The sellers were so kind and let each potential buyer know that there were multiple offers and then asked me, since I was the only licensed agent in the group, what is protocol? Naturally I tried to convince them to just sell it to me (!) but in the end, advised them as I would any of my clients.
I told him that typically I respond to all my buyers and let them know that there are multiple offers, then give a time frame for them to return with their best and final offers.
Did I shoot myself in the foot? Perhaps, but I can't help but be honest.
Sellers gave us each 7 days to submit our best and final offers.
Remember how I had dropped Scot off at the airport the day we made our offer? Well he was scheduled to be gone an entire week. While he was out of town we were not only discussing the potential home purchase, but a new job opportunity as well. It was an exhausting week, full of late night conversations and high levels of stress.
When he got home Friday afternoon, we got a sitter for the kids and attended a worship service. Before submitting our final offer, I wanted to be sure this was the house for us. I had spent a good portion of the week in prayer and my thought was that if I didn't think this was where we should be, we would withdraw from the process.
While I didn't know the family on the other side, I knew of them and didn't want to drive up the price, just for the sake of it.
Together, Scot and I spent the evening in worship and prayer, upon leaving, I knew this was where we were supposed to be. There are very few times I've been as sure as I was this time. Because I felt so sure heaven was on our side, I thought the whole process would be incredibly easy. Ha! I dreamed of a phone call coming through telling us that it was ours without the bidding war.
It didn't happen.
Instead, I was willing to put my money where my heart was.
Something to know about Scot and I is that we are both quite conservative when it comes to big financial commitments. Our goal is usually to secure what we want at the lowest possible expense. After running what felt like 173 scenarios, this deal unfolded quite the contrary.
Do we just bump the price a bit? Throw an odd number at the end? Waive the inspection and appraisal? Move up the closing date? How do we structure it?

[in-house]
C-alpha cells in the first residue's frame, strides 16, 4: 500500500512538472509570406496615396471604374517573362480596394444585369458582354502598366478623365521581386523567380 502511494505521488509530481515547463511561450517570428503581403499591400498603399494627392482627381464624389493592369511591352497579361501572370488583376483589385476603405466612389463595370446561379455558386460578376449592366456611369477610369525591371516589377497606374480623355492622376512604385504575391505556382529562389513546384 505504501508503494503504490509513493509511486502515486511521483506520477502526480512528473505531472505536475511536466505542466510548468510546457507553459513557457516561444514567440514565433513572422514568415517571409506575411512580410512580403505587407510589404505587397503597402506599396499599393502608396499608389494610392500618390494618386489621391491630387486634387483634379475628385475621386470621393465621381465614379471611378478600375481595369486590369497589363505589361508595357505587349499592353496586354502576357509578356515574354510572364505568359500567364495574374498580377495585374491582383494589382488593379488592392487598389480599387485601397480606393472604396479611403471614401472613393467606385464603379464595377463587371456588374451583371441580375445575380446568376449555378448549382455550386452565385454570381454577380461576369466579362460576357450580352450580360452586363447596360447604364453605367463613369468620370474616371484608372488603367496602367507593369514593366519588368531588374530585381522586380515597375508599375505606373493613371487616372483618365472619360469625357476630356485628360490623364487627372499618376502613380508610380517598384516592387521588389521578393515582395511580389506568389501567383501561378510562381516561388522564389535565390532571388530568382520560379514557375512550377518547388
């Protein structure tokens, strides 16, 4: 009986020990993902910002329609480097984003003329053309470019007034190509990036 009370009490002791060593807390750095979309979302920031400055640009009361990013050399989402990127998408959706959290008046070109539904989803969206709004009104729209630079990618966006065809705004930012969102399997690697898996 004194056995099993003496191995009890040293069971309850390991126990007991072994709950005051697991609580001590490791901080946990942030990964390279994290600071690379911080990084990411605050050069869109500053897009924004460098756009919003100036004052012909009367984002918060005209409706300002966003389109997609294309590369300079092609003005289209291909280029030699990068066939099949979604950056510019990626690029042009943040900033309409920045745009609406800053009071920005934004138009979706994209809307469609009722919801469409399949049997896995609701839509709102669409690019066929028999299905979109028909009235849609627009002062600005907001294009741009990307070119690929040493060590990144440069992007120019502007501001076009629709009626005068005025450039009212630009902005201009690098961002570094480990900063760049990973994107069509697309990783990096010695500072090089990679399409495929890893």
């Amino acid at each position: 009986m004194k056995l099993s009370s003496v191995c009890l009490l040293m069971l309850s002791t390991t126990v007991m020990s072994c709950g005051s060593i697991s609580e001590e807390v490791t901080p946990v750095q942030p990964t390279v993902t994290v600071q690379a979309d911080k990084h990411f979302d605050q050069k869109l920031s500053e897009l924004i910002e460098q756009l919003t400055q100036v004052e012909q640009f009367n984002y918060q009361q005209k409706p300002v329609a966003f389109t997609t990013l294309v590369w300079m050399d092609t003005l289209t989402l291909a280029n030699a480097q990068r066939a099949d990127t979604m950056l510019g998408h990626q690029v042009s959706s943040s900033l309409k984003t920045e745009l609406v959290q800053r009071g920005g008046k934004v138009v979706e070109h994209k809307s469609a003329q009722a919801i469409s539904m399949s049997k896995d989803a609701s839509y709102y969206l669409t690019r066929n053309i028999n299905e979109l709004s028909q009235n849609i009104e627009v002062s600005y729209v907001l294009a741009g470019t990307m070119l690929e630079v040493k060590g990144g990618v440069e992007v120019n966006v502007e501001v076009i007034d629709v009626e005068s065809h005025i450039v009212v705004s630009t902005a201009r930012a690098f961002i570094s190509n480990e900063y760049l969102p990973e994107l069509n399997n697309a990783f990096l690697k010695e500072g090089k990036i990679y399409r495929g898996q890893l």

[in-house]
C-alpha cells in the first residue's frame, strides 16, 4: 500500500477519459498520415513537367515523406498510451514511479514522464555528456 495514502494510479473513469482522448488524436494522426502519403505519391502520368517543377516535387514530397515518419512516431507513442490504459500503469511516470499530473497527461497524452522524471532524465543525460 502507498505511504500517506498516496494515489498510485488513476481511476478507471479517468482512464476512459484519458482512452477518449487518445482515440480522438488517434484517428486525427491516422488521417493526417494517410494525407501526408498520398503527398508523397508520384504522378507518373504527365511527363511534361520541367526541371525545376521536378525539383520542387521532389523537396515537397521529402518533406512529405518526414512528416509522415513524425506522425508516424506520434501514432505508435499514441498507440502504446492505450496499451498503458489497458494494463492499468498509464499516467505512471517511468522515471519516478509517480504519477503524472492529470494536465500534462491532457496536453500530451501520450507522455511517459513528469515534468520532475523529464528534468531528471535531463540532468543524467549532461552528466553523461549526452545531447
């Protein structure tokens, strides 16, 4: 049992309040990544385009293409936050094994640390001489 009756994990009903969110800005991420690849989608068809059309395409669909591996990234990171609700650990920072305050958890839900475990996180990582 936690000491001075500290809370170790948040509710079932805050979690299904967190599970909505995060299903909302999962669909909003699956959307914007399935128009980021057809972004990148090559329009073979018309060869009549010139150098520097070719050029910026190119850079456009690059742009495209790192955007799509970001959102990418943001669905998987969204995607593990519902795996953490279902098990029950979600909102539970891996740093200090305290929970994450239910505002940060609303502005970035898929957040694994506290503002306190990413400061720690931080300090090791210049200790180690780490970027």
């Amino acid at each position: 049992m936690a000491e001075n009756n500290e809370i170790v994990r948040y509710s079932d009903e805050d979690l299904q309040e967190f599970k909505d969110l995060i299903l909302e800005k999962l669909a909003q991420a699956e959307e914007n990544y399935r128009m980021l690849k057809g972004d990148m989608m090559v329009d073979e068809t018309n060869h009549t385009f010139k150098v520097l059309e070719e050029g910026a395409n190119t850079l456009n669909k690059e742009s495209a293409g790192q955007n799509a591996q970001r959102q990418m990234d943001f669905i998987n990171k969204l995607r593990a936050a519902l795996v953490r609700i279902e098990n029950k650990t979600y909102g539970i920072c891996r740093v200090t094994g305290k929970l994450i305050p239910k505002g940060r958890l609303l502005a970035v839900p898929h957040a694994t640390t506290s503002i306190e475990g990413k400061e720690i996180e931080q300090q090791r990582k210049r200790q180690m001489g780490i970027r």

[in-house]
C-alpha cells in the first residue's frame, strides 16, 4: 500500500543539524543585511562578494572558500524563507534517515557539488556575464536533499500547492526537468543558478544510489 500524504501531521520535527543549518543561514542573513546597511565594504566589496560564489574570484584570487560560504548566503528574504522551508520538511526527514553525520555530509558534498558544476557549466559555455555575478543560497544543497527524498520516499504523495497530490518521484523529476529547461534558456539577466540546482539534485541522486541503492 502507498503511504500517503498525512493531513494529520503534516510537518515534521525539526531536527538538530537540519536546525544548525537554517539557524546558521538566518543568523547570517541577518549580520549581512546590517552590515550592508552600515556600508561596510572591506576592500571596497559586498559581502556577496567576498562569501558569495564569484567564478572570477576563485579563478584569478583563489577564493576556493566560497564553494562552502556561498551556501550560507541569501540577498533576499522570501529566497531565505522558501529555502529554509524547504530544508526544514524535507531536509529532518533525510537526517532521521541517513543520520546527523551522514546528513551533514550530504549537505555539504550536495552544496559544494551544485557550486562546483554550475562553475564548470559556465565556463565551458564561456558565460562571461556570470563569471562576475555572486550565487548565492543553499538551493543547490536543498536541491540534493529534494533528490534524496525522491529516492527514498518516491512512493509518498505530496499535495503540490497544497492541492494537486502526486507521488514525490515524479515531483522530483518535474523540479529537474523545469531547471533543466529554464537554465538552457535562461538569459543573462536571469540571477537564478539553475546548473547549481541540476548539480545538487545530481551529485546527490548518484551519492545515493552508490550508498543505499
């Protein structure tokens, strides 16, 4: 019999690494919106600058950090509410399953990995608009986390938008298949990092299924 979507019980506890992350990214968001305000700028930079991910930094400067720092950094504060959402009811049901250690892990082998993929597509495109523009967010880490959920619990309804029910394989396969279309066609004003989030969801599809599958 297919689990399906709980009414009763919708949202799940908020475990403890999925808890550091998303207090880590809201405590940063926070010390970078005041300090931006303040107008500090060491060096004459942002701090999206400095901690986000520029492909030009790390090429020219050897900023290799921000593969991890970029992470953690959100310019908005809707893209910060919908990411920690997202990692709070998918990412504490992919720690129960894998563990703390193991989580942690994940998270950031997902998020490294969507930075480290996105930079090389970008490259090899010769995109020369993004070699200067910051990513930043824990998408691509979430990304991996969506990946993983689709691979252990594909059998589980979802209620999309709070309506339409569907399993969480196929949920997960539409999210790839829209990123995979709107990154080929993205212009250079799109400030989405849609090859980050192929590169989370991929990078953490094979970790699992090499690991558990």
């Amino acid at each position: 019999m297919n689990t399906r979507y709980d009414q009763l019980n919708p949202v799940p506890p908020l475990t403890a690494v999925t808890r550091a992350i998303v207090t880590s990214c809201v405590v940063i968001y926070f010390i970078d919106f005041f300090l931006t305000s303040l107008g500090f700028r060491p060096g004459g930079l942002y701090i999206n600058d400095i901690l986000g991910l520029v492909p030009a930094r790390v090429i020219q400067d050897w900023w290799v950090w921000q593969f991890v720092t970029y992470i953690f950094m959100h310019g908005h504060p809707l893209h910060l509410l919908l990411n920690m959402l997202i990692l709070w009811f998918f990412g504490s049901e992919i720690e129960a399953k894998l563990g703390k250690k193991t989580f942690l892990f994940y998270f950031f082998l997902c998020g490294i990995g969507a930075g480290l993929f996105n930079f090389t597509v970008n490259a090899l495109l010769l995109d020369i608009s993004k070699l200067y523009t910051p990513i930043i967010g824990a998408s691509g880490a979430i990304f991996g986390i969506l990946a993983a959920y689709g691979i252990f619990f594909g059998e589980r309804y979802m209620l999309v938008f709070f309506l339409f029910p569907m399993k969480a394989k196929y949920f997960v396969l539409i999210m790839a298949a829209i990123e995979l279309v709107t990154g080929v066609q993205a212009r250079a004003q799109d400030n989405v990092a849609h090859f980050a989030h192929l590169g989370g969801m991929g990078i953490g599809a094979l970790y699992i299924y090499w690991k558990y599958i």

At the end of the day, we knew we couldn't live without it...so we just threw the biggest number we could possibly afford at it.
Something neither of us would ever do, unless we knew with certainty this was where we were supposed to be.
I'm not sure where the other offer came in, but I AM sure it didn't appraise for what we paid.
We were fortunate that our loan didn't requires an appraisal, but I was clear that it would not. (We actually had it appraised 6 mos after we moved in, and it didn't appraise for what we had paid). Moving forward knowing that made Scot uncomfortable, but I knew time would catch up and in the end, it would even out.
Our home (with our very expensive dream backyard) was being compared to other new build homes, all of which, had closed without backyards installed. In time, neighbors began putting in backyards similar to ours, reselling and NOW, we appraise without a problem.
As I was going through this process, I remember being so nervous. The price we paid per square foot felt uncomfortable. The jump in cost felt uncomfortable and the bidding war, definitely felt uncomfortable. It very well could have worked out against us and I'm sure we would have found something else, but in the end, I'd pay that $30k again and again.
Hi, I'm Amy. When I'm not scouring the valley for the perfect new house, you can usually find me in the kitchen with a gaggle of kids. Chips, salsa and a Diet Coke are usually in hand.